While backwater valves aren’t suitable for every home, consider having your plumbing system inspected by a professional, and — if your home qualifies — having a backwater valve installed. This could help prevent the costly damage the can be caused by a sewer backup. Learn how backwater valves work and how you can keep yours running smoothly.
What is a backwater valve?
A backwater valve (sometimes called a backflow valve) is a device that reduces the likelihood that sewage will flow into your basement when the main sewer system becomes overwhelmed and begins to back up.
How do backwater valves work?
A backwater valve allows water from your toilets, sinks, and bathtubs to flow out of your home and into the main sewer system. If water begins to flow backwards, from the city’s pipes and into yours, the flap on the backwater valve will close and stop the water from entering your home.
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How do I know if my home has a backwater valve?
Backwater valves are required by some municipalities and recommended by others. If you have a newer home, a backwater valve may have been installed during construction. If you aren’t sure, take a look around your basement — backwater valves are usually located in the floor and have a cover that can easily be removed for maintenance. The cover itself is likely round, but there may also be a rectangular panel on top. If you have a sump pump, the backwater valve is likely close by.
Are all backwater valves the same?
There are several different types of backwater valves, and they are not all created equal. According to the Insurance Bureau of Canada, some types of backwater valves (like the plug type) aren’t recommended, as they can allow sewer backup pressure to build up under your basement floor, which can cause structural damage to your home.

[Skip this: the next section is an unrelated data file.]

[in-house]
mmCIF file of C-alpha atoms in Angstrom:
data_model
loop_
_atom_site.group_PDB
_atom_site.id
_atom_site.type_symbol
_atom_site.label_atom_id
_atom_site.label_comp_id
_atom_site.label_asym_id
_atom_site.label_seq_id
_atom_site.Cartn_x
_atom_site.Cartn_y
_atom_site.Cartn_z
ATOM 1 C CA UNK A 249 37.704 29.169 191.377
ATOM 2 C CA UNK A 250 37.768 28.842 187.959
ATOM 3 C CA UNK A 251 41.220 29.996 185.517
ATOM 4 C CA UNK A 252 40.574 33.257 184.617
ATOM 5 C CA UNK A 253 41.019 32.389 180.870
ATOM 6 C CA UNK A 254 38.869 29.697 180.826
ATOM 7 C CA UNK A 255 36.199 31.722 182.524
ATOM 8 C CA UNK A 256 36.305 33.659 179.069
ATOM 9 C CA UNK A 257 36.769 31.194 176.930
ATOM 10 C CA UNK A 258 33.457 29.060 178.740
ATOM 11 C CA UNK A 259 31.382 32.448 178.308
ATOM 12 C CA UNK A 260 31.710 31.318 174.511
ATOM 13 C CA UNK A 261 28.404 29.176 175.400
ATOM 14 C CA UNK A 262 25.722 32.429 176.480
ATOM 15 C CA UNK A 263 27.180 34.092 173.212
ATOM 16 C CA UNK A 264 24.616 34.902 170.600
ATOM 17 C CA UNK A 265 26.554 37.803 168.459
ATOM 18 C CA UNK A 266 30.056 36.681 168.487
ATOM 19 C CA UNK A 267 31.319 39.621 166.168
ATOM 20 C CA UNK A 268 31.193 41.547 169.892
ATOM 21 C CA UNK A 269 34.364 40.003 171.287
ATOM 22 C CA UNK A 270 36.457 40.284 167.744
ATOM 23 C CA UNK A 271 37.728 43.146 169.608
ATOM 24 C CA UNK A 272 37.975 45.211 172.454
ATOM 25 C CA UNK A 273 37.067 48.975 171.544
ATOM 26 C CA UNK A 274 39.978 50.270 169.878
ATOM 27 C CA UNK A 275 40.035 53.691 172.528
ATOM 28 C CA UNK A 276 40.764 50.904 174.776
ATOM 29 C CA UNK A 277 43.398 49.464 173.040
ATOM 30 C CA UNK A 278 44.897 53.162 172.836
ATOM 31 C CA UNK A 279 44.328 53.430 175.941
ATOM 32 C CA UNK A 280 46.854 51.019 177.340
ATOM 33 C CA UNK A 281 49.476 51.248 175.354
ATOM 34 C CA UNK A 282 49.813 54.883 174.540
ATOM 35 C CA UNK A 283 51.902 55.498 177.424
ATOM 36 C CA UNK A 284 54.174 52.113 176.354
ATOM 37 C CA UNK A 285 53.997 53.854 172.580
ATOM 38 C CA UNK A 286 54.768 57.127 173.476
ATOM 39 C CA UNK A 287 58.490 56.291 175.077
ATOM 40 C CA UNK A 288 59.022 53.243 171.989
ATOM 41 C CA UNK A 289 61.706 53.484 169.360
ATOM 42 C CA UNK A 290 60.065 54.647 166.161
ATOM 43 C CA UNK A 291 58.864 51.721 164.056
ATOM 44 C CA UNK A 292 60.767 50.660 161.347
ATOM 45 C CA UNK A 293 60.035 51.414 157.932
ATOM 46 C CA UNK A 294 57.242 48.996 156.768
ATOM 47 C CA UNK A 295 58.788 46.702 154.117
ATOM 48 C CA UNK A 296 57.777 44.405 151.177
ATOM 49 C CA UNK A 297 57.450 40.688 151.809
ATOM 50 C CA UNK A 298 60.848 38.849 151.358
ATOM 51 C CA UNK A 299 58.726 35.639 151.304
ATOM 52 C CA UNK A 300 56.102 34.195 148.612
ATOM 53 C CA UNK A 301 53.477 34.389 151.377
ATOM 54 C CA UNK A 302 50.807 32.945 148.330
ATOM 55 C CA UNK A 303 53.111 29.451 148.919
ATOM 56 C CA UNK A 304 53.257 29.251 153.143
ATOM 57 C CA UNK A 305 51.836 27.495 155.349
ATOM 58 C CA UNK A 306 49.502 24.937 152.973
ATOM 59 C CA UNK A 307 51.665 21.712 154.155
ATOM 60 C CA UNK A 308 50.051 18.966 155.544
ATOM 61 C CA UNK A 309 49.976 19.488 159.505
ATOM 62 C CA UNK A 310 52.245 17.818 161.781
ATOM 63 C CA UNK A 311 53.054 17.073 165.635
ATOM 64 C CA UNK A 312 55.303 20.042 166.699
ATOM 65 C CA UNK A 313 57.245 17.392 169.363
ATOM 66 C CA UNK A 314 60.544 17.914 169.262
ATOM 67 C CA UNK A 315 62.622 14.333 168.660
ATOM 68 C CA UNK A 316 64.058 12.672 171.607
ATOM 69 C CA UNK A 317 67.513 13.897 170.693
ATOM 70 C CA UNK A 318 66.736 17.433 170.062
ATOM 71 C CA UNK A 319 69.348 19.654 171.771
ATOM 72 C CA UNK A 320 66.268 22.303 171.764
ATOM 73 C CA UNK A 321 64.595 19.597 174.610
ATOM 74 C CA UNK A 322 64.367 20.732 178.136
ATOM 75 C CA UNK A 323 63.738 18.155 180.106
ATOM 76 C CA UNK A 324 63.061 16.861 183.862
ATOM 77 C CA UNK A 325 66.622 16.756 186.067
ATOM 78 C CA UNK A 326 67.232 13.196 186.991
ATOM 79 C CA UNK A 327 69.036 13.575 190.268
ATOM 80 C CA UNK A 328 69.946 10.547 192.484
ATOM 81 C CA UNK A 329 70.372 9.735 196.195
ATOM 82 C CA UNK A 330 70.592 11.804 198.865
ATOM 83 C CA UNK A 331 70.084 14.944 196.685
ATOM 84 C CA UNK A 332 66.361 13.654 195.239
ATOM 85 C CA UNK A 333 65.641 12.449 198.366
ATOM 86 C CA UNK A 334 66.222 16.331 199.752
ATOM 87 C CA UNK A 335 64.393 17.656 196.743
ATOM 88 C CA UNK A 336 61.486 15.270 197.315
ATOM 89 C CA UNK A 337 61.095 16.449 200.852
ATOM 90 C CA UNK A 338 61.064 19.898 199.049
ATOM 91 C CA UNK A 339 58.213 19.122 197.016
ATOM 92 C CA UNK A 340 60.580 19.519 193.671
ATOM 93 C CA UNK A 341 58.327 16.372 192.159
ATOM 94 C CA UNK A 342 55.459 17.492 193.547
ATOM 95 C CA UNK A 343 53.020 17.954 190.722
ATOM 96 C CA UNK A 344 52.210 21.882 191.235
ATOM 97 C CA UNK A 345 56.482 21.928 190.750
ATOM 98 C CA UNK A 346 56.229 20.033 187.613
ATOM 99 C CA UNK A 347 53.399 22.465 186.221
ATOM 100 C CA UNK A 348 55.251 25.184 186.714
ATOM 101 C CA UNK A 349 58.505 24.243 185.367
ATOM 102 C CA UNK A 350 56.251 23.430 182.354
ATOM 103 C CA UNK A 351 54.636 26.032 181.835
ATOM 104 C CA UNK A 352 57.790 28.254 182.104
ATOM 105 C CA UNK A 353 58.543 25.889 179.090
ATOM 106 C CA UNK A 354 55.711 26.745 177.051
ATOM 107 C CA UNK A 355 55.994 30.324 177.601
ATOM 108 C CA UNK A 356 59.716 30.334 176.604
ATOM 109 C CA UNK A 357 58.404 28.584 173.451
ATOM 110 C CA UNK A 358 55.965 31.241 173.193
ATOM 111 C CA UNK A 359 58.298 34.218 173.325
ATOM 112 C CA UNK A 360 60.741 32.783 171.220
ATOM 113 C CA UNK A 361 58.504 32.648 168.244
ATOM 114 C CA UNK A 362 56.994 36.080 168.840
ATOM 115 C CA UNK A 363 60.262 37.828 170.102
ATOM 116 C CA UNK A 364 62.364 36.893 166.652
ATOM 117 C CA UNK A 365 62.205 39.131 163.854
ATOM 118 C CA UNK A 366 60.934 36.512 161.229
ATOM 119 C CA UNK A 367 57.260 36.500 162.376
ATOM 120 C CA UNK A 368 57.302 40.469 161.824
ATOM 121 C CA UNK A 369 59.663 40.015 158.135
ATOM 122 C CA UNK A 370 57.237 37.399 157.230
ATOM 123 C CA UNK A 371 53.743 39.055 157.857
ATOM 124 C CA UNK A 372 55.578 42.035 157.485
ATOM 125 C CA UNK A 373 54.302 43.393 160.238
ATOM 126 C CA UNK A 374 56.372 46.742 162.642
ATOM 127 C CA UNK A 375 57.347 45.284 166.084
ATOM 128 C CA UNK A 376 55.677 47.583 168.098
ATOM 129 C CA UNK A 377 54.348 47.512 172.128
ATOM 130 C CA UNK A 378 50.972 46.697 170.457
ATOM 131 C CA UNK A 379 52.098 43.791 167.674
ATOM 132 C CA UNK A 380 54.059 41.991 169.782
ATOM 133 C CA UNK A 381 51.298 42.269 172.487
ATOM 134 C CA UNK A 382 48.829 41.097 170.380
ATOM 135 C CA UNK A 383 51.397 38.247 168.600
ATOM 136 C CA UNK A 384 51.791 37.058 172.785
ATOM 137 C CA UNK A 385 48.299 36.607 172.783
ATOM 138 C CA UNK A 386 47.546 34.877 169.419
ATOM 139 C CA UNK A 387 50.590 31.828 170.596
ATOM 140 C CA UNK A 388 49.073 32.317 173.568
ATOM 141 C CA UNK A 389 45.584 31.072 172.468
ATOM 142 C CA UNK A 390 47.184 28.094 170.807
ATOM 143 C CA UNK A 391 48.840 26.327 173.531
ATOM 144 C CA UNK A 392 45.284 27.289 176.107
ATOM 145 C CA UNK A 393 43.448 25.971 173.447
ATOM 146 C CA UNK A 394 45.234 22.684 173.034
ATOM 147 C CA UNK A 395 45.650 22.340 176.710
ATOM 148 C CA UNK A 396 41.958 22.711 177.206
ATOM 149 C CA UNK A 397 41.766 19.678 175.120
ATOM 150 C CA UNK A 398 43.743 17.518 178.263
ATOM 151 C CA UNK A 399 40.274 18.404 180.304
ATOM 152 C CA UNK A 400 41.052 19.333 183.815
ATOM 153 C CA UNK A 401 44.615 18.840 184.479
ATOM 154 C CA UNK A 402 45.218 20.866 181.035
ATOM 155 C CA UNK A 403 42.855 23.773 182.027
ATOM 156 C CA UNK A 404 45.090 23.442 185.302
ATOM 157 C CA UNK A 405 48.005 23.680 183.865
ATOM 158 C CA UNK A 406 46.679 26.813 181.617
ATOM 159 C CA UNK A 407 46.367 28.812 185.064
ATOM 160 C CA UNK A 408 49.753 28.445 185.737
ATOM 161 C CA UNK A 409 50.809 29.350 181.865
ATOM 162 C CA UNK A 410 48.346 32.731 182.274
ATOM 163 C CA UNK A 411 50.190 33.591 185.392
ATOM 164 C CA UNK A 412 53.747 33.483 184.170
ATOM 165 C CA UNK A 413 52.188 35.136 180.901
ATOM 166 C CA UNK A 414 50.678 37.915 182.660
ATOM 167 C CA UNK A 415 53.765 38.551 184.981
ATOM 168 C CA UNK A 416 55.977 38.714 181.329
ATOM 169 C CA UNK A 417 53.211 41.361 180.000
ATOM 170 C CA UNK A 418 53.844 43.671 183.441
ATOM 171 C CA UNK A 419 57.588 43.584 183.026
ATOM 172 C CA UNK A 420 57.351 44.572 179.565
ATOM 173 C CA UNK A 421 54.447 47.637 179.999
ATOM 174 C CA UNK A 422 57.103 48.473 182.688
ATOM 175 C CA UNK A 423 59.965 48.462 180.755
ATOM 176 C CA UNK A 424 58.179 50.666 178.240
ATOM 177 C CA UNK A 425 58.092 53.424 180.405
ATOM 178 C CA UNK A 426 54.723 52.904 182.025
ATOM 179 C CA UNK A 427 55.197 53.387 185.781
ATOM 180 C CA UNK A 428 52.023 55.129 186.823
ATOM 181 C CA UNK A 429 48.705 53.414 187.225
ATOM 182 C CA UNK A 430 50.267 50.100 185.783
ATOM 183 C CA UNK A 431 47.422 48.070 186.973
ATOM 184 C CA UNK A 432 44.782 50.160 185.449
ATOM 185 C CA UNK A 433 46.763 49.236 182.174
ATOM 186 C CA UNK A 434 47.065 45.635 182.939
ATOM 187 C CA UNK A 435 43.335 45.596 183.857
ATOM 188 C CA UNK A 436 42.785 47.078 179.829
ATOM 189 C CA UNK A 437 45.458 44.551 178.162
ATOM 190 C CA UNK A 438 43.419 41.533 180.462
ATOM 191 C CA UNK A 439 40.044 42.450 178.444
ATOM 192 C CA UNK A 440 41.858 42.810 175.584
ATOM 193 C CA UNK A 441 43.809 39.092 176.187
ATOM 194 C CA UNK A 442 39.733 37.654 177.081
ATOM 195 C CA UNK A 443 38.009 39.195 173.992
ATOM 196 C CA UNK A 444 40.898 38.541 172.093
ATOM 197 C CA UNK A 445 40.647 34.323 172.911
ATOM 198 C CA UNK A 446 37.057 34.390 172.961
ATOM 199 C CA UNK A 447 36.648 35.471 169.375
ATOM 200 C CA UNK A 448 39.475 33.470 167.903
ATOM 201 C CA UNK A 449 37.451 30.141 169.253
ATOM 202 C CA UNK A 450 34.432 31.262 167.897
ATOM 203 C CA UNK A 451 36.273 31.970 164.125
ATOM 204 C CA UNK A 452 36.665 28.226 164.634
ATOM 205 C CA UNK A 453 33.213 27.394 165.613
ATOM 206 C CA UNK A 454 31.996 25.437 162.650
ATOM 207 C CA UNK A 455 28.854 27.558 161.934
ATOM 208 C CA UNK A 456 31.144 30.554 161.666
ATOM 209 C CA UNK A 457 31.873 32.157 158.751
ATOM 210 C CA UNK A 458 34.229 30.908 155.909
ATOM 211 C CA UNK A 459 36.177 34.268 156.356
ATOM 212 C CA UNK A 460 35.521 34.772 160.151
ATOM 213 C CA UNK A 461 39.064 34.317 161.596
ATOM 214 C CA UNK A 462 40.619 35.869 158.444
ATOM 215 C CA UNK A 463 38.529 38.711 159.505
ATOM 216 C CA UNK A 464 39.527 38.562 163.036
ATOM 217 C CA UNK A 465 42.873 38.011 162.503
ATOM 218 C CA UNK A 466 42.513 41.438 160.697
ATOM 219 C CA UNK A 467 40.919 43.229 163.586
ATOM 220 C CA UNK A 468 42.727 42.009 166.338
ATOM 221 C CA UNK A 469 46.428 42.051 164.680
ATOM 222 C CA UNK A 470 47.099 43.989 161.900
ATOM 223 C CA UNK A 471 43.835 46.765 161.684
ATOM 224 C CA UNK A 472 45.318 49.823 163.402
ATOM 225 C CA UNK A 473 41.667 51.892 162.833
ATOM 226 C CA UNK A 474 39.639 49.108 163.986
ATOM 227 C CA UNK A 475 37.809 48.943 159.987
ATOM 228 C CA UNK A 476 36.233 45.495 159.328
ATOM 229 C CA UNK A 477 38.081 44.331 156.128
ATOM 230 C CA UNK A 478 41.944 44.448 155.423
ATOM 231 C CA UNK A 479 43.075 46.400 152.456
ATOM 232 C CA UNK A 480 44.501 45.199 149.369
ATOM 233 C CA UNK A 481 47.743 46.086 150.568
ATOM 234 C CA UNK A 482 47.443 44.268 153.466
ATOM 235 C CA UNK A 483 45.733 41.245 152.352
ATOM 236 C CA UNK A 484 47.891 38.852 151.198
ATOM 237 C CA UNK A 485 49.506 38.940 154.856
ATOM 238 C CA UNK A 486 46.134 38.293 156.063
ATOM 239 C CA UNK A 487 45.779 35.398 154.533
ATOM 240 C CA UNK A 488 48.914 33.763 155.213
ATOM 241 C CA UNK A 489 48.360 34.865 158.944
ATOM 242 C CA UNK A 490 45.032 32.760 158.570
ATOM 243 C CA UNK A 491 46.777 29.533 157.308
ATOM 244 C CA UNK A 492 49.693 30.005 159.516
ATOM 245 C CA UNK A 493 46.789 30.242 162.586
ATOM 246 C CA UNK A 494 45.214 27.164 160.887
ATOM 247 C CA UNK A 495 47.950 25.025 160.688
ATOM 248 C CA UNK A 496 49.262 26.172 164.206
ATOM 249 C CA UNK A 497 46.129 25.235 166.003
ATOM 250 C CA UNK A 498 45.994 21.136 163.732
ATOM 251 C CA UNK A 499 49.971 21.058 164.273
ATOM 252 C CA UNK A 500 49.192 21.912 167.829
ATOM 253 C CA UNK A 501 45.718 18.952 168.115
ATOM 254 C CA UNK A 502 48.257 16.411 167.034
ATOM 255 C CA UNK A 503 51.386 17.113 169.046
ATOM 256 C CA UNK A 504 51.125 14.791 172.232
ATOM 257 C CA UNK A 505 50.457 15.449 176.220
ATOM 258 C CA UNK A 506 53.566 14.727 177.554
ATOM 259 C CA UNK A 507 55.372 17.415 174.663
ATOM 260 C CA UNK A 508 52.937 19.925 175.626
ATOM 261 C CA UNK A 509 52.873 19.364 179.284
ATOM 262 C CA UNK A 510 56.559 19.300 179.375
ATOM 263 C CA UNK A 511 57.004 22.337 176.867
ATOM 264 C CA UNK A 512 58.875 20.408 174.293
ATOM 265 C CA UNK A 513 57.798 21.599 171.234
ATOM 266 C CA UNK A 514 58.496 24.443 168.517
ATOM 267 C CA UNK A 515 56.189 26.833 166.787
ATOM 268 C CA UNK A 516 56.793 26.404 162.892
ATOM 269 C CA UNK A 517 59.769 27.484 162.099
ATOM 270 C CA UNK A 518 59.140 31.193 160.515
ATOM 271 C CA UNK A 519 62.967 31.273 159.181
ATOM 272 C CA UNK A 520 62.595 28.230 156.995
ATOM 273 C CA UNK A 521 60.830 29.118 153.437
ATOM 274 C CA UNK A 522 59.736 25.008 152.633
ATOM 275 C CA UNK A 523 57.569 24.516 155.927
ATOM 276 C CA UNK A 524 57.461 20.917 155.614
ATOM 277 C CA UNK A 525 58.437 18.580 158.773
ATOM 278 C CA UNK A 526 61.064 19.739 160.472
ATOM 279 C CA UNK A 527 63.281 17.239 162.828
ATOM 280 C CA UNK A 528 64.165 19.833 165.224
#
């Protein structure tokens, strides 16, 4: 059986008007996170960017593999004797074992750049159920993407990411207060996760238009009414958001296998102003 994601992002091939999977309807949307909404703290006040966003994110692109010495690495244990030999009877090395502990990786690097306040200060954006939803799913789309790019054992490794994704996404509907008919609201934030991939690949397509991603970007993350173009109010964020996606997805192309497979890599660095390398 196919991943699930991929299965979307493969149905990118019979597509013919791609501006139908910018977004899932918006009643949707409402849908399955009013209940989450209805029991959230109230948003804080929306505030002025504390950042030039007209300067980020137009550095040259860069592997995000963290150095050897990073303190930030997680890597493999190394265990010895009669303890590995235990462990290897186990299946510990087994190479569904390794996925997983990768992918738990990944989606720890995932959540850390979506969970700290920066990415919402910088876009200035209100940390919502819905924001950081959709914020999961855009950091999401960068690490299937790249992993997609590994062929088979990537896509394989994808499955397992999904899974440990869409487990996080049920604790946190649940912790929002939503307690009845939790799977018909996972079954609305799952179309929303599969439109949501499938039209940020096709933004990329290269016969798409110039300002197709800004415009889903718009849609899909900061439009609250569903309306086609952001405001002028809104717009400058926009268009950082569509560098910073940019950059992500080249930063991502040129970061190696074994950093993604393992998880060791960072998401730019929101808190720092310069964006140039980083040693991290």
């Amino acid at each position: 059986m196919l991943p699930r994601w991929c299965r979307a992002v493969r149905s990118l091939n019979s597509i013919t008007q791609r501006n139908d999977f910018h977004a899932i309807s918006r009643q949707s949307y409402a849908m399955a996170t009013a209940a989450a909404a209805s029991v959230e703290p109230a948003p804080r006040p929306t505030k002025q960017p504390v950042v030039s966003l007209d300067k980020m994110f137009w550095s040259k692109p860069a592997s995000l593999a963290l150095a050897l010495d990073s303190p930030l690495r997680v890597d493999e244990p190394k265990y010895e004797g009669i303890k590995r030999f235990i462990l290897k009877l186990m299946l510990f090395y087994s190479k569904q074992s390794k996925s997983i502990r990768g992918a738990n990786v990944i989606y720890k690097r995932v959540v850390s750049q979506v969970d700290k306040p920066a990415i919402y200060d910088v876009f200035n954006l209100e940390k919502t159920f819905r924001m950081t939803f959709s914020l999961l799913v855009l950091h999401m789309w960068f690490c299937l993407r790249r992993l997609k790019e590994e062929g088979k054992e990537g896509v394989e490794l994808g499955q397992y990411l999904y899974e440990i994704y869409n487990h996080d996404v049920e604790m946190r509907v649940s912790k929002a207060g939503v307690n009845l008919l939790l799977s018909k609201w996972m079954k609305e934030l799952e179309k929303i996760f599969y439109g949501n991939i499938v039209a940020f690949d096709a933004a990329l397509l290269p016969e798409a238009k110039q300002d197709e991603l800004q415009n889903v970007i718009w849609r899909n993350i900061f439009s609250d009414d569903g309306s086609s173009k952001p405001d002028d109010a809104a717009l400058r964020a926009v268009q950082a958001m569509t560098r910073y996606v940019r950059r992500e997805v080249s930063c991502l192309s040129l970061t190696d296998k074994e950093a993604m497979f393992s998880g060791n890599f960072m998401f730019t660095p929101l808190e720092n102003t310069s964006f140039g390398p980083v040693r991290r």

How can I keep my backwater valve in good working order?
While each backwater valve is different and should be maintained according to the manufacturer’s recommendations, there are a few simple steps you can take to keep your backwater valve flowing smoothly:
- Open the cap and check for debris every two or three months (or before a heavy rainstorm). Make sure you wear protective gloves and eyewear.
- Flush the valve with a bucket of water or garden hose to remove any debris.
- If grease or other debris stays put, scrub the valve to clean it.
- Once you’ve cleaned the valve, put the cap back on and make sure it’s secure.
Why should I install a backwater valve?
Backwater valves are just one of many ways to prevent flooding in your home. Besides preventing a damaging sewer backup (and the costly repairs that could come with it), a backwater valve could also help save you money. Some municipalities offer rebates to homeowners who install backwater valves, and most insurance companies offer home insurance discounts, too.
How do you install a backwater valve?
A backwater valve should be installed by a licensed plumber who will dig into your basement floor and remove a short piece of the sewer lateral (the pipe that transports waste water from your home and into the sewer), and replace it with a backwater valve. You may also need to take steps like disconnecting your foundation drain and eavestrough downspouts from your home’s weeping tile and sewer system. Every home and drainage system is different, so arrange to have your plumber contact your local government to set up an inspection and obtain any necessary permits before installing the system.
How do you prevent a sewer backup without a backwater valve?
Unfortunately, not all sewer backups are preventable, and (if your home qualifies) installing a backwater valve is arguably the most fool-proof way to prevent sewage from backing up into your home. There are a few things you can do to help minimize your risk of experiencing a sewer backup at home, like avoiding pouring clog-causing materials down the sink. Learn about how to protect your home from a sewer backup, how to recognize a potential backup, and how to make sure you have the right insurance coverage in case a backup should occur.
This article was originally posted on economical.com.